The World's Most Intense Matcha Gelato at Suzukien



Introducing Suzukien, the Tea Shop with the World's Most Intense Matcha Gelato


On a scale of one to seven, how would you rate your love of matcha? Whatever your answer, Suzukien in Asakusa has got you covered with their matcha gelato. They offer seven types of matcha gelato that vary in intensity from mildly-matcha to what’s said to be the strongest matcha gelato in the world. 

The tea shop with the world's most intense matcha gelato

Opened in 1853, the veteran tea shop Suzukien is well-loved by locals. However, their recent rise to fame in the world of matcha lovers came about as a result of a collaboration with Nanaya, a brand specializing in sweets made with Shizuoka matcha. Through this partnership, Suzukien began selling their matcha gelato in January 2016.

Tea shop Suzukien in Asakusa, Tokyo

Thanks to the power of social media, Suzukien’s seven strengths of matcha gelato-- especially the super intense one-- went viral. Even though it's been over half a year since the gelato's debut, there’s still seldom a day when you won't see a line of matcha lovers waiting outside. The fact that Suzukien enjoys a prime location right behind Senso-ji Temple also makes it popular with tourists. On particularly crowded days, the store hands out gelato tickets. 

Suzukien's gelato passes

Inside the store is a freezer case lined with different flavors of gelato with the matcha gelatos front and center. From an attractive mint to a deep forest green, you can see the amount of matcha steadily rising from left to right. The darkest shade is the Premium No. 7, which is said to be the most intensely-flavored matcha gelato in the world.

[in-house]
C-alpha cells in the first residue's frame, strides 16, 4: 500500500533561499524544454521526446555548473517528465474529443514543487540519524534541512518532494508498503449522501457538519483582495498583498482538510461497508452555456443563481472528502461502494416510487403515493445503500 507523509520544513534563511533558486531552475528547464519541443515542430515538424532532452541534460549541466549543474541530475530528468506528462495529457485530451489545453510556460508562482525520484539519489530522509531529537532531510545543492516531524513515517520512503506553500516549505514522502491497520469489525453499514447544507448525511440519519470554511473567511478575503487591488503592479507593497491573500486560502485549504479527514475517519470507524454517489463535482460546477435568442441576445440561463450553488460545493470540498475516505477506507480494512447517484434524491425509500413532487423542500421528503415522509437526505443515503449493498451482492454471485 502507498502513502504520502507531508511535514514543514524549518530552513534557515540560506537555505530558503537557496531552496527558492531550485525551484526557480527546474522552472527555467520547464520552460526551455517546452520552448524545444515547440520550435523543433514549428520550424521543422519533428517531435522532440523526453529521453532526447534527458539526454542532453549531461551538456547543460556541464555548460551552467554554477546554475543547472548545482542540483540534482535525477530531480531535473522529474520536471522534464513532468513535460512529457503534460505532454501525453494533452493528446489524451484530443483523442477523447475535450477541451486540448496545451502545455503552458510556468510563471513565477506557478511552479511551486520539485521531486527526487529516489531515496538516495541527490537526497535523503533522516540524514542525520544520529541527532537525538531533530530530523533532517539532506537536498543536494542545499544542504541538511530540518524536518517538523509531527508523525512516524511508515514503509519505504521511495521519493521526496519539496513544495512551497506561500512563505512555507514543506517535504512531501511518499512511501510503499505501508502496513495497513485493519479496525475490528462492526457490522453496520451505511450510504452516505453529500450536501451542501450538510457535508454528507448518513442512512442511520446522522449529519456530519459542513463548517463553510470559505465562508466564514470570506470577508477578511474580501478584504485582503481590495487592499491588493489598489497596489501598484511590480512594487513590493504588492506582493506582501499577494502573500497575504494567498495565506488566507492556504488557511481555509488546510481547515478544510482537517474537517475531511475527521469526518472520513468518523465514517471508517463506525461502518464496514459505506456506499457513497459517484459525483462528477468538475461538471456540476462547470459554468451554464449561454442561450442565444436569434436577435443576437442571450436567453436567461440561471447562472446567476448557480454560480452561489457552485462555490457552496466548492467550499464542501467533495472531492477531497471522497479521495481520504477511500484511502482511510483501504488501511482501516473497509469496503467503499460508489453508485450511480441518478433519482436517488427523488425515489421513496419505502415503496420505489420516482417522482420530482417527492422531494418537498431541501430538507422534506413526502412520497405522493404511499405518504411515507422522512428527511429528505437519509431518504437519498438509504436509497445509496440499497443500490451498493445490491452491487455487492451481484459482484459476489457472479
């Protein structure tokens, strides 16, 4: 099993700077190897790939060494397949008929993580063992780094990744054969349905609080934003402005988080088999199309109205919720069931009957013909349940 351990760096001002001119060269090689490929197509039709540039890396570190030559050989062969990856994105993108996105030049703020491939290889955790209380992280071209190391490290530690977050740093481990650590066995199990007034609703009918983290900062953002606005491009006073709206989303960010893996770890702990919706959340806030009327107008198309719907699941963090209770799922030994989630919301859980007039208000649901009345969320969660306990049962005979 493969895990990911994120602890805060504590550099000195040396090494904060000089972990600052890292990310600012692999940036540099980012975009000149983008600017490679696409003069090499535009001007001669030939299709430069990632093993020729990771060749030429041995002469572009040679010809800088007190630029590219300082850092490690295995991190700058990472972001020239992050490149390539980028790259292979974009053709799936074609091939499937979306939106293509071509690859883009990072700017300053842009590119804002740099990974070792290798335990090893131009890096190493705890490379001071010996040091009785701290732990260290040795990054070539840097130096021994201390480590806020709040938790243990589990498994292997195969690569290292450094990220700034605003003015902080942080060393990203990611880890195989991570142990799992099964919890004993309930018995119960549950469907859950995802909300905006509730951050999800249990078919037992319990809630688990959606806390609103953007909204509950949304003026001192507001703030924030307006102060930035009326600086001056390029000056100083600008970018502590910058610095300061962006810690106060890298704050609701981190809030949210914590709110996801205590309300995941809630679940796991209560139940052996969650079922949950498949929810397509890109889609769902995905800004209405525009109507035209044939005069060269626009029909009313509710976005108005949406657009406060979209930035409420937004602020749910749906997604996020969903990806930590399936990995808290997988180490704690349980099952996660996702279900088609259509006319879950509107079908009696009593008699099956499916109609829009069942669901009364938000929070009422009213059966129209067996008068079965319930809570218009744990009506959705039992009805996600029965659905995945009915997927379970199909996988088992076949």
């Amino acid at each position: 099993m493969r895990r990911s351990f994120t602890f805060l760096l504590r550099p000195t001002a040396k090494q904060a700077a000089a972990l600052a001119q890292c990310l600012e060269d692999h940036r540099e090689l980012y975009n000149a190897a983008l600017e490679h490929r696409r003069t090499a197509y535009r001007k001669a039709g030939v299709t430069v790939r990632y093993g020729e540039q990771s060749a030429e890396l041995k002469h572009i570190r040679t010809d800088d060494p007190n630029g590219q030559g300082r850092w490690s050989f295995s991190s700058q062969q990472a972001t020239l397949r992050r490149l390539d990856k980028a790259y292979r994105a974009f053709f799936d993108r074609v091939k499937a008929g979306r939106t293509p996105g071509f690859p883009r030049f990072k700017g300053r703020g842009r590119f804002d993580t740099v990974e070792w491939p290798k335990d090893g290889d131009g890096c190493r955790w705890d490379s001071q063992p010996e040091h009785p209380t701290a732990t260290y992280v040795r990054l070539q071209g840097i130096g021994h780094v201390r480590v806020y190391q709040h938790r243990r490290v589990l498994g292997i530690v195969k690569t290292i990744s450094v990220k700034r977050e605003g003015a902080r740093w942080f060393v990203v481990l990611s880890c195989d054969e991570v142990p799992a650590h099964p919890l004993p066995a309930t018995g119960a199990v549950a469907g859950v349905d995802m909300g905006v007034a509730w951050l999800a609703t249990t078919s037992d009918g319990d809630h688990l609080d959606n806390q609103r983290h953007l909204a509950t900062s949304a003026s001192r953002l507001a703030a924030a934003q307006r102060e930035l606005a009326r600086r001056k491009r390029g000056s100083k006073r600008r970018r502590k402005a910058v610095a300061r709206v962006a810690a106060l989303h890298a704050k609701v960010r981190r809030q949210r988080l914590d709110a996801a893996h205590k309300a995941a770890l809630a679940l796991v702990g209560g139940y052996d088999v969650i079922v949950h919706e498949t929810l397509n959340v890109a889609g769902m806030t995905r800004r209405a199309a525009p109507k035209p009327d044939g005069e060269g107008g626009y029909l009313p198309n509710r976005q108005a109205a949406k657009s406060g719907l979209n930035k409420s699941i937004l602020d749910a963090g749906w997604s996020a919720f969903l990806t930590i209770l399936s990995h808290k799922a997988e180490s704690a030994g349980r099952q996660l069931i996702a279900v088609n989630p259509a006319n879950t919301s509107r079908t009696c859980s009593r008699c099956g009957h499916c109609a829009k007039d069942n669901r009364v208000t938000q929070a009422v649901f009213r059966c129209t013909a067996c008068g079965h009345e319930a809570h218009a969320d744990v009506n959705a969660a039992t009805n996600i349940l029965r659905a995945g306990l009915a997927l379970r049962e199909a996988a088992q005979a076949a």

The different intensities of matcha gelato at Suzukien in Asakusa, Tokyo

Here’s the lineup of flavors from Suzukien and Nanaya. To appreciate just how strong the strongest matcha gelato in the world is, we recommend getting a few other strengths for comparison.

Suzukien's seven intensities of matcha gelato

Seven shades of matcha 

Suzukien's menu

For our taste test, DiGJAPAN! went with numbers one, three, and seven. Check out the differences in color. Number one was more or less as matcha-y as other matcha ice creams. You could really taste the sweetness of the rich Hokkaido milk used to make the gelato. Number three is considered the standard flavor of the store. It’s got the perfect balance between the bitterness of matcha and the sweetness of milk. Not only did it taste divine, but it also had a great, full-bodied matcha fragrance. 

Trying out three strengths of matcha gelato at Suzukien

Next up was was the big one, the premium number seven. This one is for serious matcha lovers. The flavor is so intense that people who try this usually say that it’s almost like eating matcha itself, except it doesn’t have the kind of overpowering bitterness you might expect. That’s because the matcha used for number seven is produced by tea farms that have won the award of the Minister of Agriculture, Forestry, and Fisheries. In short, this stuff is good. 

Matcha gelato Premium No.7 from Suzukien in Asakusa, Tokyo

Naturally, you have your choice between a cup or a cone.

Suzukien offers gelato in both cones and cups

If you need a palate cleanser, the store also offers other tea-flavored gelatos like houjicha (roasted green tea) or classic favorites like strawberry. 

There are other flavors available at Suzukien in Asakusa, Tokyo

You can also pick up some supremely satisfying matcha and other types of green tea here as well. 

Souvenirs of matcha and green tea from Suzukien in Asakusa


Gelato Shop Suzukien x Nanaya colab shop | ジェラートショップ 壽々喜園(すずきえん)×ななやコラボショップ
Address: 3-4-3 Asakusa, Taito-ku, Tokyo 
Hours: 10:00am~5:00pm 
Closed every third Wednesday. 
If Wednesday is a national holiday, the store will be open and close Thursday. 
Access: 9 min walk from Asakusa Station (Metro Ginza, Tobu Skytree, and Toei Asakusa Lines)


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